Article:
David Wilding, my father, was diagnosed with Retinitis Pigmentosa (RP) in his late 20s, was warned that he might be blind within 5 years, but happily kept his sight (albeit ever decreasing) for another 50. In 1960, he left the comfort of employed work to set up Claires Court with his wife, Josephine, here in Maidenhead, where Hugh and I were two of the 19 founding pupils. Of course it took huge courage to start a new business, but more than that, it took imagination, insight, knowledge and, of course, vision to plan a new school. During the ’60s, that ‘vision’ moved on to plan the building of a new school for 250 pupils at Ridgeway, acquired in 1964 to be the boarding house. Sadly the costs of providing the infrastructure for such a school were beyond belief; in due course, an alternative, to build speculatively two houses in what then was the kitchen garden and use the profits from their sale to build a senior wing down on the Ray Mill Road East site proved more achievable. The teaching wing was opened during the Queen’s Silver Jubilee year, my second as a member of the teaching staff in the newly expanded senior school.
Both my brother and I thank our lucky stars that ‘RP’ did not pass down the family gene, and we see well enough for all those things sight is needed for, driving and the like. At the time of writing, our Dad is really not well at all, but surviving in his beloved North Norfolk village of Letheringsett, and he very much hopes to ‘see’ me over half-term. I have been totting up the whole host of ‘news’ he needs to know, because believe you me, he still has a very clear head for minute detail about the school he founded and still very much cares for.
He’ll want to know about cricket developments, team results and so forth, and will be really tickled by the notion that the staff are now fielding a cricket team in the local knock-out Julian Cup, first match this coming Tuesday evening against Taplow Cricket Club. He asks about rowing in the summer too, and the imminent racing at the National Schools regatta in Nottingham is one we all look forward to hearing results from – the boys and girls have worked very hard and have excellent chances to ‘medal’ this coming weekend. He really misses being able to travel to Maidenhead; the recent Rowing Dinner attended by 150 of the Boat Club and their parents was a spectacular success, with Sydney Olympian Miriam Batten-Luke in attendance as guest of honour to assist us in raising some £7,000 of new funds towards the onward development of our equipment.
He’ll be delighted to hear of the donations being made to the charities the six school councils resolved to support through their 3for3 fundraising. The details are impressive: Alexander Devine £3,600; Kids in Sport £2,600; Daisy’s Dream £1,000; MENCAP £1,000; Diabetes UK £1000; Rosie’s Rainbow Fund £1,500; and Thames Valley Adventure Playground £1,577.34, giving rise to a total of £12,277.34. All three of us know that the boys and girls work really hard to raise the funds, to do something different and make a difference!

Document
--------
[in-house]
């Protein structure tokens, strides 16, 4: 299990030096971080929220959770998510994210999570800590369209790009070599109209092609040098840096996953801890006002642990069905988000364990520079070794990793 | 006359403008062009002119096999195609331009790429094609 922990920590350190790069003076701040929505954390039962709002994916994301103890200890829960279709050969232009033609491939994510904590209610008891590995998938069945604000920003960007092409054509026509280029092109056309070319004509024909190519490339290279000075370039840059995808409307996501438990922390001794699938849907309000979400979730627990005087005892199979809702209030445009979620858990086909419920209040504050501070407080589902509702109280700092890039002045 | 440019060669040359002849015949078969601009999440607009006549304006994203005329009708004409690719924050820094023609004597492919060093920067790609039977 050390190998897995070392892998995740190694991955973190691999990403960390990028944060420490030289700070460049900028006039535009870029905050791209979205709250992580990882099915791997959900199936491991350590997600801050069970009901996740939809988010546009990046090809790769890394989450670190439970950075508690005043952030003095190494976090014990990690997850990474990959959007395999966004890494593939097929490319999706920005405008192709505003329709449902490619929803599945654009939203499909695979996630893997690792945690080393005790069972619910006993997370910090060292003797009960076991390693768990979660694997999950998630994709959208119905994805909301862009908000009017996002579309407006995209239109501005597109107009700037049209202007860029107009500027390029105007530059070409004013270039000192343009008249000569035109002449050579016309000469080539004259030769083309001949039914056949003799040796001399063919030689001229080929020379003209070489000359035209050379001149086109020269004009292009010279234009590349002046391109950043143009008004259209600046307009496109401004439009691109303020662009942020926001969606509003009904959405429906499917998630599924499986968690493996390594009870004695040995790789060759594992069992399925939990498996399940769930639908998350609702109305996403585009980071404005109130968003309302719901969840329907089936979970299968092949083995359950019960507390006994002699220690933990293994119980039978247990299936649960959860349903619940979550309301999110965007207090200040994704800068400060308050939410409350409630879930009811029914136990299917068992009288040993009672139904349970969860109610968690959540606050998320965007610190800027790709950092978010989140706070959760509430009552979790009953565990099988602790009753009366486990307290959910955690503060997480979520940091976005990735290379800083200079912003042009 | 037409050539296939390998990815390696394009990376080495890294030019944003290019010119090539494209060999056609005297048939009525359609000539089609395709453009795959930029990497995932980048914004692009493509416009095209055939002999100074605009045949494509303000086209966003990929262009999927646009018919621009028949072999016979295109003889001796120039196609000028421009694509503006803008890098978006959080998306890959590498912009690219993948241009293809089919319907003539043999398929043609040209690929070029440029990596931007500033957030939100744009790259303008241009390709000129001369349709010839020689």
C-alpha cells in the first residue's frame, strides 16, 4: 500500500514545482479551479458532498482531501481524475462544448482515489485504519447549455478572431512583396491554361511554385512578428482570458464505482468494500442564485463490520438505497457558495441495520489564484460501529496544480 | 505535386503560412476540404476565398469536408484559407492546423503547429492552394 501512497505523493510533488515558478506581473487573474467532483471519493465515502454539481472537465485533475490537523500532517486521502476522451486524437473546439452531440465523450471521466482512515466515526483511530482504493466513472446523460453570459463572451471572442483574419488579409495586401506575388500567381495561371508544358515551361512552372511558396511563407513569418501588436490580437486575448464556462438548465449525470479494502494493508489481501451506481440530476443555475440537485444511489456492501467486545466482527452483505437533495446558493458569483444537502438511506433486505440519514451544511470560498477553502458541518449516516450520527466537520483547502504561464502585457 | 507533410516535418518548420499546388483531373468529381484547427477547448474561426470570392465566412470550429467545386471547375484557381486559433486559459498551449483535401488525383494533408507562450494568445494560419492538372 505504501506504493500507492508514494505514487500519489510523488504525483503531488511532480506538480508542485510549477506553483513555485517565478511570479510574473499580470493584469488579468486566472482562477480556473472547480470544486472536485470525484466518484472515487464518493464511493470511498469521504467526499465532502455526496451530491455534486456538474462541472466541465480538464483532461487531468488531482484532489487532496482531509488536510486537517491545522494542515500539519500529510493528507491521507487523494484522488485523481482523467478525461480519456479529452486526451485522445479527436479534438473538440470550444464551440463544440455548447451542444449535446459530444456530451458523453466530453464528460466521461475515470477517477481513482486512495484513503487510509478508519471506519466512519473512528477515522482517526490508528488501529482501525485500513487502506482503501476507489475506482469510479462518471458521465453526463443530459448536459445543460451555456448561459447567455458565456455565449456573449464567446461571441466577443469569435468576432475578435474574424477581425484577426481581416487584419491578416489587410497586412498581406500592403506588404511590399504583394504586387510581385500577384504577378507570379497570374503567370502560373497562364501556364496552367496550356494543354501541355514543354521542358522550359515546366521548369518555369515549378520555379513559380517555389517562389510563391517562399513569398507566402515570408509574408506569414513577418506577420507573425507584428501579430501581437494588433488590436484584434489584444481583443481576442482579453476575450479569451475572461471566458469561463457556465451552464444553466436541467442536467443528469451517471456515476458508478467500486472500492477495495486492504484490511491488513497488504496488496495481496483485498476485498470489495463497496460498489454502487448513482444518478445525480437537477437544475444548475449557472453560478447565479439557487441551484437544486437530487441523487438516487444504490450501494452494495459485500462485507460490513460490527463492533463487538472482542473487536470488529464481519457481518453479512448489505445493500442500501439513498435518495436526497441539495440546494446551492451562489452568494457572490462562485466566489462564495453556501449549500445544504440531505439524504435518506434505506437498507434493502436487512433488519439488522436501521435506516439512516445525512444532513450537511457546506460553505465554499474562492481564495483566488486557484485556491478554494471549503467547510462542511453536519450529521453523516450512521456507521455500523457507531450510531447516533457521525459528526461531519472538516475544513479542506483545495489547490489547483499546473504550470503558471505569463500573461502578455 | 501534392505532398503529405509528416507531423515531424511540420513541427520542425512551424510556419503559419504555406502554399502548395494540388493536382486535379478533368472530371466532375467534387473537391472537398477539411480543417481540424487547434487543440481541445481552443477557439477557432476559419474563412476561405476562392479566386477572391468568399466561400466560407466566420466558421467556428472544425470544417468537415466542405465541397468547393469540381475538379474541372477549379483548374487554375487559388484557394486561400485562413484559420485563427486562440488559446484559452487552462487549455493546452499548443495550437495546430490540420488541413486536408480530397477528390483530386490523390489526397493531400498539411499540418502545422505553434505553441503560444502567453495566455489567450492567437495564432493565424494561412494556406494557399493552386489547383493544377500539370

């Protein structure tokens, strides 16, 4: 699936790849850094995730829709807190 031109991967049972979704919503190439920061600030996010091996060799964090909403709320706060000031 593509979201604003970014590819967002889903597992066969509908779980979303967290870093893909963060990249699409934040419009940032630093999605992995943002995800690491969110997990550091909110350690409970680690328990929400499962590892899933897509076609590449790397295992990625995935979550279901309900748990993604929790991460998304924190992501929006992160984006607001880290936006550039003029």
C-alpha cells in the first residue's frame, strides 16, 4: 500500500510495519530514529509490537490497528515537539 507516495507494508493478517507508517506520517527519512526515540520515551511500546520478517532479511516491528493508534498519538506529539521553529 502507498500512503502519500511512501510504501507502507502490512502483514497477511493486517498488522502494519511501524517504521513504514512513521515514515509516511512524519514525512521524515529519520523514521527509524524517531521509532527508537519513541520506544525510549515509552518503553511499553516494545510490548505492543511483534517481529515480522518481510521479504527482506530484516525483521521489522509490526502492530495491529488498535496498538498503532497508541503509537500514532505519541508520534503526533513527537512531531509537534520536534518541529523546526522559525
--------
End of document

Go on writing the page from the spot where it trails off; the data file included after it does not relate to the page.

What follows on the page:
My father has a lovely turn of phrase, such as “Exams, like the poor, are always with us” and he knows that pupils need to excel in exams so that they can move on to their next steps in life. Yet I never forget him joke with Henry Cooper, the British heavyweight boxer, about success at school. Henry was a Claires Court parent in the ’70s, and was asked to open the Claires Court Sports Hall. Henry simply looked down at his hands, smiled wickedly and said “Both at school and in employment, I found I was better working with my hands!”
And of course Dad, like many others, will ask me about the progress of our current plans to build a new campus, sufficient to accommodate our somewhat expanded vision of his ‘Claires Court’. I’ll reply very positively:
“The election is over, we have a settled government for the next five years, and we can see that our local authority have a body of councillors, largely re-elected, with whom I hope we can do business. We have completed our designs for new Junior Girls, Senior Boys, Senior Girls and Sixth Form schools, new kitchen and dining spaces, a cultural centre for Music and Drama, and a new double size sports hall to accommodate the myriad sports and activities we now run. Our overall investment is on the order of £30 million and I hope that we will have plans lodged this August with fingers crossed for a March 2016 build start and September 2017 opening.”
Of course my father won’t be able to see anything, and has no expectation of being able to travel south to visit to see our ‘vision’ become reality. But I know he will be able to sense our excitement that such proposals bring to fruition a dream we as a family have had for almost 50 years, one I can genuinely say has been mine as Man and Boy. While it was the boarding house, Ridgeway was also our family home long before it became a junior school. If our plans are able to progress, obviously leaving the original Claires Court will be a huge personal wrench. Like our father though, Hugh and I believe that there is a greater good to be achieved, for Claires Court to become a ‘destination’ school for all of our children, one of such scale and substance as to be sufficient for all of our possible dreams combined.
Dad will of course bring me back down to earth. “What do you think of Kevin Pietersen being sidelined? Fancy England losing four wickets before lunch at Lord’s on Thursday. Talking of which, where’s my lunch?”
I thank the Lord for BBC Radio, a saviour not just for the blind, but very definitely a service that conjures up sufficient ‘pictures’ to illuminate the world in which we live through words alone. As I leave my father to his lunch and ball-by-ball commentary on Test Match Special, I’ll know he’ll be in good hands, permitting me and my bro’ to get on with the ‘visioning’. Unlike RP, that thankfully does seem to run in the family.